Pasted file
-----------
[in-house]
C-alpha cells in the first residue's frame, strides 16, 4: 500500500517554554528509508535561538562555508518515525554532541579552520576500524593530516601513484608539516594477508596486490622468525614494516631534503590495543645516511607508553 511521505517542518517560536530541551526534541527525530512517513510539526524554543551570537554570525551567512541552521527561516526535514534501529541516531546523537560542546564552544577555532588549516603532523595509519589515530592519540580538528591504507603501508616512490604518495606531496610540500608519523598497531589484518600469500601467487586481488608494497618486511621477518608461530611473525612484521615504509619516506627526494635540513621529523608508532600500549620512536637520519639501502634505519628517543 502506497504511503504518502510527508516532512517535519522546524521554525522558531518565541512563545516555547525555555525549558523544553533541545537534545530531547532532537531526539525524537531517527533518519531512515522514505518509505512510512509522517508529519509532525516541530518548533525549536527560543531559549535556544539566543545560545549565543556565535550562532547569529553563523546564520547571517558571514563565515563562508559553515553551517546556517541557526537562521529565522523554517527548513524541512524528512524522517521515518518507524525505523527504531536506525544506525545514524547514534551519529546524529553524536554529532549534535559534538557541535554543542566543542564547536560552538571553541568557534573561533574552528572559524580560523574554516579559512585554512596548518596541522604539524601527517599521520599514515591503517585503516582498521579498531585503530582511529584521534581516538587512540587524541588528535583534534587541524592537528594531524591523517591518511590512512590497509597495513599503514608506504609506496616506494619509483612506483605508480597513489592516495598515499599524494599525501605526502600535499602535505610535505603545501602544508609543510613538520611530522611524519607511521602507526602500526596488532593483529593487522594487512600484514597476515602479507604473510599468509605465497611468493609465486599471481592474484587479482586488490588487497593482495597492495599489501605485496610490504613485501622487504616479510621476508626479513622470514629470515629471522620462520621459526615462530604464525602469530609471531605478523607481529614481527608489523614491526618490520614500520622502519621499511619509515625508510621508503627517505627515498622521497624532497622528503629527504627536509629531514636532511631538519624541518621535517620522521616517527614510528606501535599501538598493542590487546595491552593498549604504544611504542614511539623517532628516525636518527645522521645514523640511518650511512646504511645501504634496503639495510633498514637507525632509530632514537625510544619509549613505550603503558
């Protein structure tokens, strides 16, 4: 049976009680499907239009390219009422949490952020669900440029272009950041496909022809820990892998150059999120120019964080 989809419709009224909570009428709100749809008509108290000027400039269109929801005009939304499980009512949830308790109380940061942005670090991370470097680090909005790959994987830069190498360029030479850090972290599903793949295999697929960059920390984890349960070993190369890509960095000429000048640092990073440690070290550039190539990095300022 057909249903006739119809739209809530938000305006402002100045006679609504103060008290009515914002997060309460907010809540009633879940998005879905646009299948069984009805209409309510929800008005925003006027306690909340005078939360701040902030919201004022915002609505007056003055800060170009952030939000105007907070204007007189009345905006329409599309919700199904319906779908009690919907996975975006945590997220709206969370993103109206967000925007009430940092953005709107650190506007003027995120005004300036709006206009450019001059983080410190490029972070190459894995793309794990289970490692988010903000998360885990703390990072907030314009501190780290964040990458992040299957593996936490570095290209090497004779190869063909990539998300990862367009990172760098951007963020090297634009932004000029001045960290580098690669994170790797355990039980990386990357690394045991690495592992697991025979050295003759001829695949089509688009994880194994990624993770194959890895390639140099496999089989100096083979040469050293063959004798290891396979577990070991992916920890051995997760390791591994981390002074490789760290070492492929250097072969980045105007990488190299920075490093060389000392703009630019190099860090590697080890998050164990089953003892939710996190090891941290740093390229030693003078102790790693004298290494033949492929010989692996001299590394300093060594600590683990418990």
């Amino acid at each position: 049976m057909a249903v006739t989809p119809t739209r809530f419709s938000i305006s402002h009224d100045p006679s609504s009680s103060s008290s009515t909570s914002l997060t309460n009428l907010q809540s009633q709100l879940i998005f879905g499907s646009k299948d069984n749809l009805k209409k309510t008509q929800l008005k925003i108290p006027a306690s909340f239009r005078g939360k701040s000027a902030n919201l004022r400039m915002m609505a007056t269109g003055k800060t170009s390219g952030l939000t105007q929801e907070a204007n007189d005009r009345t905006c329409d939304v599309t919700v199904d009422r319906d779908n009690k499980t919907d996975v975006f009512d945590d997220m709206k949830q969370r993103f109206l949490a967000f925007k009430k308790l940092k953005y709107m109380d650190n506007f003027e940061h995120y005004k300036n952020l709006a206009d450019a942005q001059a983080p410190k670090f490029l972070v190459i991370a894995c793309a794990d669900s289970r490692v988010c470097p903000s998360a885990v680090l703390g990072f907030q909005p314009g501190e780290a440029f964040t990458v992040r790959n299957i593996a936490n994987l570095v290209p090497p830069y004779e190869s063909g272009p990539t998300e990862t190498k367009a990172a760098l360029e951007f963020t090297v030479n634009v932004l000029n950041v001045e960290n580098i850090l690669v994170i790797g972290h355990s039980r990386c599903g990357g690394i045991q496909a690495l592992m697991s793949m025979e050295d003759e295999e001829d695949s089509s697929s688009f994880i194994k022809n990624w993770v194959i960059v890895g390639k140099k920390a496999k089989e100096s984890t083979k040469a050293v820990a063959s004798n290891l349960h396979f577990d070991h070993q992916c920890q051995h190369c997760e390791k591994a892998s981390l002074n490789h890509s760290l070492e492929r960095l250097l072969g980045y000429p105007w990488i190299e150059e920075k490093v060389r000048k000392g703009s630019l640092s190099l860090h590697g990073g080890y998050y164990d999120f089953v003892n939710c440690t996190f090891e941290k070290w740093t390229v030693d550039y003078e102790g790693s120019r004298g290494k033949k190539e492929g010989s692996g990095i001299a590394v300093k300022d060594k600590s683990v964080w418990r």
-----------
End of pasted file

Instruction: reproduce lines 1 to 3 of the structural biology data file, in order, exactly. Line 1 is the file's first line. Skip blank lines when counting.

[in-house]
C-alpha cells in the first residue's frame, strides 16, 4: 500500500517554554528509508535561538562555508518515525554532541579552520576500524593530516601513484608539516594477508596486490622468525614494516631534503590495543645516511607508553 511521505517542518517560536530541551526534541527525530512517513510539526524554543551570537554570525551567512541552521527561516526535514534501529541516531546523537560542546564552544577555532588549516603532523595509519589515530592519540580538528591504507603501508616512490604518495606531496610540500608519523598497531589484518600469500601467487586481488608494497618486511621477518608461530611473525612484521615504509619516506627526494635540513621529523608508532600500549620512536637520519639501502634505519628517543 502506497504511503504518502510527508516532512517535519522546524521554525522558531518565541512563545516555547525555555525549558523544553533541545537534545530531547532532537531526539525524537531517527533518519531512515522514505518509505512510512509522517508529519509532525516541530518548533525549536527560543531559549535556544539566543545560545549565543556565535550562532547569529553563523546564520547571517558571514563565515563562508559553515553551517546556517541557526537562521529565522523554517527548513524541512524528512524522517521515518518507524525505523527504531536506525544506525545514524547514534551519529546524529553524536554529532549534535559534538557541535554543542566543542564547536560552538571553541568557534573561533574552528572559524580560523574554516579559512585554512596548518596541522604539524601527517599521520599514515591503517585503516582498521579498531585503530582511529584521534581516538587512540587524541588528535583534534587541524592537528594531524591523517591518511590512512590497509597495513599503514608506504609506496616506494619509483612506483605508480597513489592516495598515499599524494599525501605526502600535499602535505610535505603545501602544508609543510613538520611530522611524519607511521602507526602500526596488532593483529593487522594487512600484514597476515602479507604473510599468509605465497611468493609465486599471481592474484587479482586488490588487497593482495597492495599489501605485496610490504613485501622487504616479510621476508626479513622470514629470515629471522620462520621459526615462530604464525602469530609471531605478523607481529614481527608489523614491526618490520614500520622502519621499511619509515625508510621508503627517505627515498622521497624532497622528503629527504627536509629531514636532511631538519624541518621535517620522521616517527614510528606501535599501538598493542590487546595491552593498549604504544611504542614511539623517532628516525636518527645522521645514523640511518650511512646504511645501504634496503639495510633498514637507525632509530632514537625510544619509549613505550603503558
């Protein structure tokens, strides 16, 4: 049976009680499907239009390219009422949490952020669900440029272009950041496909022809820990892998150059999120120019964080 989809419709009224909570009428709100749809008509108290000027400039269109929801005009939304499980009512949830308790109380940061942005670090991370470097680090909005790959994987830069190498360029030479850090972290599903793949295999697929960059920390984890349960070993190369890509960095000429000048640092990073440690070290550039190539990095300022 057909249903006739119809739209809530938000305006402002100045006679609504103060008290009515914002997060309460907010809540009633879940998005879905646009299948069984009805209409309510929800008005925003006027306690909340005078939360701040902030919201004022915002609505007056003055800060170009952030939000105007907070204007007189009345905006329409599309919700199904319906779908009690919907996975975006945590997220709206969370993103109206967000925007009430940092953005709107650190506007003027995120005004300036709006206009450019001059983080410190490029972070190459894995793309794990289970490692988010903000998360885990703390990072907030314009501190780290964040990458992040299957593996936490570095290209090497004779190869063909990539998300990862367009990172760098951007963020090297634009932004000029001045960290580098690669994170790797355990039980990386990357690394045991690495592992697991025979050295003759001829695949089509688009994880194994990624993770194959890895390639140099496999089989100096083979040469050293063959004798290891396979577990070991992916920890051995997760390791591994981390002074490789760290070492492929250097072969980045105007990488190299920075490093060389000392703009630019190099860090590697080890998050164990089953003892939710996190090891941290740093390229030693003078102790790693004298290494033949492929010989692996001299590394300093060594600590683990418990």